Measures UsedMontgomery-Asberg Depression Rating Scale
A ten-item diagnostic questionnaire used to measure the severity of depressive symptoms in patients with mood disorders.
Beck Depression Inventory
The Beck Depression Inventory (BDI) contains 21 self-report items, completed using a multiple-choice format. Scores range from 0-63 with higher scores associated with more severe depression.
Columbia-Suicide Severity Rating Scale
The Columbia-Suicide Severity Rating Scale (CSSRS) is a suicidal ideation and behaviour rating scale created by researchers at Columbia University, University of Pennsylvania, University of Pittsburgh and New York University to evaluate suicide risk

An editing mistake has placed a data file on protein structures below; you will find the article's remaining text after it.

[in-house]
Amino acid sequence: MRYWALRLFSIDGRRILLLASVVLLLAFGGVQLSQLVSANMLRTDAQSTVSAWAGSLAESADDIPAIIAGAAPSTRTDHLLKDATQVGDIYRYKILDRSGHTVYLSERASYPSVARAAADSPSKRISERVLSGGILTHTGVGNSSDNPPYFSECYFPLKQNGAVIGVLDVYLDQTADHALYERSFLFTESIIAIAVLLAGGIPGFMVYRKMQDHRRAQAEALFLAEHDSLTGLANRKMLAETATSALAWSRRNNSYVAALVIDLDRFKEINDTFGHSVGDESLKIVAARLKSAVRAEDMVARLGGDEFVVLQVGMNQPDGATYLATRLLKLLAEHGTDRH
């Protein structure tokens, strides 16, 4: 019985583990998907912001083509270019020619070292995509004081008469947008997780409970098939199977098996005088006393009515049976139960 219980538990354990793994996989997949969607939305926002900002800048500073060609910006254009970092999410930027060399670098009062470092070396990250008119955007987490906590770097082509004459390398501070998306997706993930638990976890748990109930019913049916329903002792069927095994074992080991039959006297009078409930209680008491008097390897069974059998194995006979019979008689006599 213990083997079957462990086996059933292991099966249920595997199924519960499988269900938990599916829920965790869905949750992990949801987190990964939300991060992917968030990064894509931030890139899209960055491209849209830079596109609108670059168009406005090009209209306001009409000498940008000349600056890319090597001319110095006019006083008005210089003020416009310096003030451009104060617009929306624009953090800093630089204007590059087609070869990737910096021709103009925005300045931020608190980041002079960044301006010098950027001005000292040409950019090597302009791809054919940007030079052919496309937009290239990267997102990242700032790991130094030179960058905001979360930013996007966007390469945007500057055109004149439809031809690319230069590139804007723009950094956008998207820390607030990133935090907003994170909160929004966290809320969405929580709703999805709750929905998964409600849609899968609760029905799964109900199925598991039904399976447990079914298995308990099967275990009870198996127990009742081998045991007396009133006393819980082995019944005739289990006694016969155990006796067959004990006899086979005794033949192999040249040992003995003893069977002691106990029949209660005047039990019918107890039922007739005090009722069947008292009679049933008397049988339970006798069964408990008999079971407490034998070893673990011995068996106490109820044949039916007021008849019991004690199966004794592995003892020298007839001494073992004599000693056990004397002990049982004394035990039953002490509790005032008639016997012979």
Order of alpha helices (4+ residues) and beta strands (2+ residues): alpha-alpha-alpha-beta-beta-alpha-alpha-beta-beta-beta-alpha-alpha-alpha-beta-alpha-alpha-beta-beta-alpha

Clinical-Administered Dissociative Symptoms Scale
The Clinical-Administered Dissociative Symptoms Scale (CADSS) is a scale used to measure dissociative states such as those induced by ketamine.
Clinical Global Impression - Improvement Scale
The Clinical Global Impression - Improvement Scale (CGI-I) is a standardized assessment scale for determining the effects of mental health treatment among psychiatric patients.
Hamilton Depression Rating Scale
The Hamilton Depression Rating Scale (HDRS) is a multiple item questionnaire used to provide an indication of depression, and as a guide to evaluating recovery. The scale consists of 17 items which each item being scoring on a 3 or 5 point scale. The higher the score, the more likely a person is depressed.